Come the 1960s, UT was looking to expand. The Texas Legislature passed a bill in 1965 allowing UT’s Board of Regents to use eminent domain to acquire tracts of land south of campus, which at the time was largely home to student housing — and the Chateau.

Eminent domain is a power governments have to take private property for public use. UT was expected to buy the property from its owners, and if a price could not be agreed on, the board could begin proceedings to acquire the land.

When UT tried to buy the Chateau, Watson declined the offer, saying it was not enough to make up for all the work he’d put into the home, which at that point, was over 100 years old. He then tried to get historical designation for the home, according to Stefaniuk, but was told too many changes had been made to it.

UT eventually acquired the home, and the deed was transferred in 1973. But Watson had a friend on the board — Frank Erwin — and an agreement was worked out so he could keep living there. He would leave the house to the university after his death in 1993.

When Watson died, the university allowed Garrett to stay in the home. Garrett lived at the Chateau for another 16 years before moving out in 2009. He died in 2021 at 91 years old.

Garrett was the Chateau’s last resident. The house has remained standing even as UT has grown up around it. The Dell Medical School across the street was completed in 2016, and its teaching hospital, Dell Seton Medical Center, opened shortly after.

Today, the Chateau’s windows are boarded up, the pool has been filled in and a large lock has been placed on the entrance’s wooden gate.

A lock is placed on a wooden gate.
Renee Dominguez
A lock is on the gate in front of the Chateau.

When asked what UT's plans are for the property, a spokesperson said, “We’re continuing to evaluate our campus master plan and how it would fit in." The spokesperson said UT didn’t have an update beyond what it told the Austin American-Statesman in 2018: Basically, that it hasn’t found the house worth fixing up. UT estimated then that it would cost at least $1 million to make it usable again, and a need for the space just hasn’t surfaced.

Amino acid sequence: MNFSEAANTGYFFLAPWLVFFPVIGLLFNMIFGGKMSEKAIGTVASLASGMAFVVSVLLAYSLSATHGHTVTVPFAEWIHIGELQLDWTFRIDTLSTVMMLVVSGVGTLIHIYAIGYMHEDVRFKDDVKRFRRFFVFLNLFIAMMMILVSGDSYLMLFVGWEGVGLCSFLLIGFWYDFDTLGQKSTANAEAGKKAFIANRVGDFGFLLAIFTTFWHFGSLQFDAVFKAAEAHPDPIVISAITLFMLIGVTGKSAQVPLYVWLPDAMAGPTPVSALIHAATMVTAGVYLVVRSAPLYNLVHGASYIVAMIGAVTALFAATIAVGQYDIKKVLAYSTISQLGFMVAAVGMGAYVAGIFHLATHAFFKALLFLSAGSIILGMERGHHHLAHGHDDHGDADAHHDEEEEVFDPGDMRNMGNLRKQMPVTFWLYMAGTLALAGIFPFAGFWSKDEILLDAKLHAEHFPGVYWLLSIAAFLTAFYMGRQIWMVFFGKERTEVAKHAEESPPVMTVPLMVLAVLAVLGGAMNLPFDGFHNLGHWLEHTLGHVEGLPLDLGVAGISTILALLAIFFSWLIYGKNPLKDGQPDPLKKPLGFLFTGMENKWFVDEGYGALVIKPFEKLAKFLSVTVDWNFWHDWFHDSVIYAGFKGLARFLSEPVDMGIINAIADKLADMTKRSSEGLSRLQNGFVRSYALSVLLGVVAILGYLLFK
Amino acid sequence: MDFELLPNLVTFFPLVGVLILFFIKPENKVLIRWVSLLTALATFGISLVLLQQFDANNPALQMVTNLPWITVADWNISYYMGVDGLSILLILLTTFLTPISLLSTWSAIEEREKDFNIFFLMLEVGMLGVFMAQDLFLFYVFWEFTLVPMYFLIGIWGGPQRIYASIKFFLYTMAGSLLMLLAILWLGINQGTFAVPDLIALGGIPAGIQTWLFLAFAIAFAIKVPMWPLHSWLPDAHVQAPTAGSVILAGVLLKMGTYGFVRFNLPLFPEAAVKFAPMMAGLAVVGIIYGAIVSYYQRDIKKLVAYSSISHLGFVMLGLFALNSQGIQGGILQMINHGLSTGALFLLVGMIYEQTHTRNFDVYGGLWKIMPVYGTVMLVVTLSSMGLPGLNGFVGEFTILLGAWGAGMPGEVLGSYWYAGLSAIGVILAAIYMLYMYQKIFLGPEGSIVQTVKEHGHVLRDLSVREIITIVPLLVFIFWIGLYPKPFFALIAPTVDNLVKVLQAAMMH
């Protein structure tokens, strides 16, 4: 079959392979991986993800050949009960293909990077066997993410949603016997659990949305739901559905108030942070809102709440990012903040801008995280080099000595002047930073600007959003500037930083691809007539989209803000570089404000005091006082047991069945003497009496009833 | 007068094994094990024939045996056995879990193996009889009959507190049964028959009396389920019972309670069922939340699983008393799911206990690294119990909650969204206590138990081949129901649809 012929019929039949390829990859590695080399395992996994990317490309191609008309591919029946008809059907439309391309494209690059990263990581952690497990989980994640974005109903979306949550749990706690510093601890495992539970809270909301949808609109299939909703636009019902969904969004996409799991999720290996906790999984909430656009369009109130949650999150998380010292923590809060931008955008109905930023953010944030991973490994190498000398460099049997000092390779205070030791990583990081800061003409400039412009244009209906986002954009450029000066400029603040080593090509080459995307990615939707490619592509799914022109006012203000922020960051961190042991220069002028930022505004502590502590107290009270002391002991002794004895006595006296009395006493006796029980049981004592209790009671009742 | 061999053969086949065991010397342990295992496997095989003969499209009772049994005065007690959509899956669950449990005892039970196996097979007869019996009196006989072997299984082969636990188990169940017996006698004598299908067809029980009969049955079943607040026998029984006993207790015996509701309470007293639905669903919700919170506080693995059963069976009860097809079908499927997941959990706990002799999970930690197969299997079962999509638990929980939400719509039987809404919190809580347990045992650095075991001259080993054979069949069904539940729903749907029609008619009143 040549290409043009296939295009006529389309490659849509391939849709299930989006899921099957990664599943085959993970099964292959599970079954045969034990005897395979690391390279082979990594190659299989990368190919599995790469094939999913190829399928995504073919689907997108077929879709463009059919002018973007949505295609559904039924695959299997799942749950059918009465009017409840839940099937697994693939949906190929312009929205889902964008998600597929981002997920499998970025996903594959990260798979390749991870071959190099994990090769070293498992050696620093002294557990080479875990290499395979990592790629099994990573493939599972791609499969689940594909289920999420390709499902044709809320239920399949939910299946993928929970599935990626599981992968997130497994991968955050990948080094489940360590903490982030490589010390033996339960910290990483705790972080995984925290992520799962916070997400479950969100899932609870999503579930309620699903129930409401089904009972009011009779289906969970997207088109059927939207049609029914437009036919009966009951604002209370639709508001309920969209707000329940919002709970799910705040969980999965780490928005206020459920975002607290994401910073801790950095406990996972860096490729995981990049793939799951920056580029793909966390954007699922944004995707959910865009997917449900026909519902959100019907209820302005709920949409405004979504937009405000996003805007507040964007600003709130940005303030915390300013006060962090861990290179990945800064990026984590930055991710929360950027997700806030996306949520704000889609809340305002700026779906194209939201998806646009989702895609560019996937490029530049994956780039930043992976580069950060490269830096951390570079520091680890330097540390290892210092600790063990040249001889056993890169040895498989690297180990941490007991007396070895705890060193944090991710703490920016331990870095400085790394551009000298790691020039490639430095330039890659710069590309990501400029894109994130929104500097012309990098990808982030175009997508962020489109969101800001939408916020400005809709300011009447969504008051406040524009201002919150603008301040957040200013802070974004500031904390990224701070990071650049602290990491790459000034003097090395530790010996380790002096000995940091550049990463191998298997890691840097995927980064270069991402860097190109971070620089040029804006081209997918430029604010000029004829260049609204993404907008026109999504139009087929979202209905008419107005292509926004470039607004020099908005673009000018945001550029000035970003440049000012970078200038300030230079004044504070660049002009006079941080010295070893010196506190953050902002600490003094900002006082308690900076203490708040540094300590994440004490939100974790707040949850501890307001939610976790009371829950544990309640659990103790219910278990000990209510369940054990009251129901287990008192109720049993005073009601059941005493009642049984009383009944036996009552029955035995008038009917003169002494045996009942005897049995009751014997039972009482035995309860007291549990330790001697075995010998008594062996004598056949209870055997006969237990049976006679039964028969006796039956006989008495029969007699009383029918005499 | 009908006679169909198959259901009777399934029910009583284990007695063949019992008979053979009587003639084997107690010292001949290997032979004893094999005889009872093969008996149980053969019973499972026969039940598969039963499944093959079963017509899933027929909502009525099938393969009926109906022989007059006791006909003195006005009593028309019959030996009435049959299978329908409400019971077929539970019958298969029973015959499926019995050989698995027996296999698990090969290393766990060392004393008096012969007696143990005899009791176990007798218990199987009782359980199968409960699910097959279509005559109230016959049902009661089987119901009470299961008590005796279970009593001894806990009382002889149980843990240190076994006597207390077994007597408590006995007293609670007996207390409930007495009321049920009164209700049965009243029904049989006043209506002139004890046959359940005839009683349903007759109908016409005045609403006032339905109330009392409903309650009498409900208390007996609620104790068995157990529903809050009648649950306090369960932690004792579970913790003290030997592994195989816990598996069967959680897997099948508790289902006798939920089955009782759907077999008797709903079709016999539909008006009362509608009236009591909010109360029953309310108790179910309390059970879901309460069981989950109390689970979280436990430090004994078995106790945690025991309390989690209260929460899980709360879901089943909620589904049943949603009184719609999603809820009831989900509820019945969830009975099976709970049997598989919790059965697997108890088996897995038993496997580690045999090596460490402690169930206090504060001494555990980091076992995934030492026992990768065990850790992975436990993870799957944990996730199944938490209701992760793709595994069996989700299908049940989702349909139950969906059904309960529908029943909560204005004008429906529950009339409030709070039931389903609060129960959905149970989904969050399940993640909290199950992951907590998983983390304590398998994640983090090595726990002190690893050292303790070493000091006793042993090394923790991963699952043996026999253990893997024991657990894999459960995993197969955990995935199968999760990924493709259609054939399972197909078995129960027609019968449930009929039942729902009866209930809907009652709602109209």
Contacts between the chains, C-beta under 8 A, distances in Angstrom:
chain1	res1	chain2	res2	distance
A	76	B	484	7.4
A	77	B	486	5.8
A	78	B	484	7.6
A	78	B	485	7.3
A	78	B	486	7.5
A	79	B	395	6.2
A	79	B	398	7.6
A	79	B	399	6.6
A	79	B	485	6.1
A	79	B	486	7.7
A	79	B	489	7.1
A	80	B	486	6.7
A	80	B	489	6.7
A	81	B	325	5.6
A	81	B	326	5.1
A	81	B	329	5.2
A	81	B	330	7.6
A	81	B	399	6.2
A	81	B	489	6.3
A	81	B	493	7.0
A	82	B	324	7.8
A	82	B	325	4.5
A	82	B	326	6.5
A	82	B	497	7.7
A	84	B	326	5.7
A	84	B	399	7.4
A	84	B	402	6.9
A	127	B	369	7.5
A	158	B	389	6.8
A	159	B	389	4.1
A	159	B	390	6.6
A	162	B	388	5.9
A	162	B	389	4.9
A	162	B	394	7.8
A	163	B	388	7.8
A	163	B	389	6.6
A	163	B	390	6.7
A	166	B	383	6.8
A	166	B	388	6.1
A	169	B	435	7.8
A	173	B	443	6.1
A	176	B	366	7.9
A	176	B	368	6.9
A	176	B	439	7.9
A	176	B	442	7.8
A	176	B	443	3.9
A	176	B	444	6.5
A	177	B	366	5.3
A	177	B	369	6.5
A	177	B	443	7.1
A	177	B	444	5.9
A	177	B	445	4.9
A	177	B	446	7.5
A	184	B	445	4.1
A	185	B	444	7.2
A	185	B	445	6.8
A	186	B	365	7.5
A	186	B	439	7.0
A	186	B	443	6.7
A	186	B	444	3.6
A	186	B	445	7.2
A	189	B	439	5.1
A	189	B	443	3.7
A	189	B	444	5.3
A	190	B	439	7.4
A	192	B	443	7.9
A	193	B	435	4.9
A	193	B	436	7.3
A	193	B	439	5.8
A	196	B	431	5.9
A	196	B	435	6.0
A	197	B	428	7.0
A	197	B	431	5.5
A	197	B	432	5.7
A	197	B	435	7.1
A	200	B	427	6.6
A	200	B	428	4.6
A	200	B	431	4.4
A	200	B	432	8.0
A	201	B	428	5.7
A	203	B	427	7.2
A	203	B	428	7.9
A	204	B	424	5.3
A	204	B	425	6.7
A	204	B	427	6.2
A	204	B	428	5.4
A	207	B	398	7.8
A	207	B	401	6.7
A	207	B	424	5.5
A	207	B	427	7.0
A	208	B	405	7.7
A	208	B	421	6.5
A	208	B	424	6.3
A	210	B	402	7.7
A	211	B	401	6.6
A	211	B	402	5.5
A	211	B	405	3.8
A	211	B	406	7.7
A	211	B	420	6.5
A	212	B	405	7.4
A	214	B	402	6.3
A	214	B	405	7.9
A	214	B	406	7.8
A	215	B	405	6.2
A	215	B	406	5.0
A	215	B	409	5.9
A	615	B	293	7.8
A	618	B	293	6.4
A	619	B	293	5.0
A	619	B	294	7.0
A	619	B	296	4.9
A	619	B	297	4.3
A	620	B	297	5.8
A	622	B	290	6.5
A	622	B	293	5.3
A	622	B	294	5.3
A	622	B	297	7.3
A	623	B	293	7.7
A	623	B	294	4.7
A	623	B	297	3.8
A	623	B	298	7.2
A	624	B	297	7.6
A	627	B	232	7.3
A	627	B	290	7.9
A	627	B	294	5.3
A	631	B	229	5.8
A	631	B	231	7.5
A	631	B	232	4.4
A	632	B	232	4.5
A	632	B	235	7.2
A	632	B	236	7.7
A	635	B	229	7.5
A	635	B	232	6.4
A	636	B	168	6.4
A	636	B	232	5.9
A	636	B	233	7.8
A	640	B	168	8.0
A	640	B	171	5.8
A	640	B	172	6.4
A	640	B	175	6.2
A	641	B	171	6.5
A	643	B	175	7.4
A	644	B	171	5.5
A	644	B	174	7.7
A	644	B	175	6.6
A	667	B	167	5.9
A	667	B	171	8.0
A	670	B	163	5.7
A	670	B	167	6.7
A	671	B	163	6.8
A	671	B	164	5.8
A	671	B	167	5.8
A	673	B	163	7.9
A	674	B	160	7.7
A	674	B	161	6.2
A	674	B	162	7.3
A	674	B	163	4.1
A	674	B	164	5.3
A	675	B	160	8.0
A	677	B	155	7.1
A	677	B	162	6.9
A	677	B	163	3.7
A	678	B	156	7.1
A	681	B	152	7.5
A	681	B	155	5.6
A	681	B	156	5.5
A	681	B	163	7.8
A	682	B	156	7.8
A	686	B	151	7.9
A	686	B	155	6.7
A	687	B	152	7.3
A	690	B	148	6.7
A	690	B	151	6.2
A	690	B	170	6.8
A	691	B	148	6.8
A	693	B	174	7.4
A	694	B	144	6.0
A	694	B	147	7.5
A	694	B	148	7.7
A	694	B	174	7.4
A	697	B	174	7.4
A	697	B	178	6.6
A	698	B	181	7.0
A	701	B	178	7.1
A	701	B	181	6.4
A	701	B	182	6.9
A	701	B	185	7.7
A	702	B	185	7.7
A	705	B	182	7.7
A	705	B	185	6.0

The Chateau’s many residents

While UT owns the property today, the Chateau actually precedes the university. The home was built in 1853; UT opened its doors 30 years later.

The 1,650-square-foot home was built with hand-cut limestone that came from the same quarry as the limestone used to build Old Stone State Capitol that burned in 1881, according to Stefaniuk.

“Although a modest home by American standards today, when originally built in 1853, the Watson Chateau was considered one of the first mansions of Austin,” she wrote in her research.

Margaret Neville Bowie of Louisiana bought a plot of land near Waller Creek and had the French-style home built. She was the widow of Rezin Pleasant Bowie, who is credited for inventing the Bowie knife.

“There was probably a slave house on the property,” Stefaniuk said. “You can sort of estimate it based on old maps. It's probably where the Trinity parking structure is now.”

Margaret sold the house after the Civil War, and it had various residents over the years. One of them was Nell Doom, a well-known suffragette in Austin. She and her husband bought the home in 1911.

“Her name was on the paperwork, which was rare in the 1800s,” Stefaniuk said. “Women's names were not added to property.”

A three story home is pictured in an old photograph. It has a balcony with iron fencing.
AR-2005-001-003, Austin History Center, Austin Public Library
The Chateau in the 1940s with French-style grillwork added by Caroline Roget.

The owner before Watson was Caroline Roget, a secretary for Texas Gov. Beauford H. Jester in the late 1940s.

Roget sold the home to Arthur Watson, who was well-connected in Austin. His mother was a Covert, the family who donated Mount Bonnell to Travis County as a public park (it was later transferred to the City of Austin) and started the first auto dealership in Austin, Covert Auto. Arthur’s grandfather on his father’s side was the well-known architect A. O. Watson. His grandmother was part of the Pope family, another high-profile family in the city.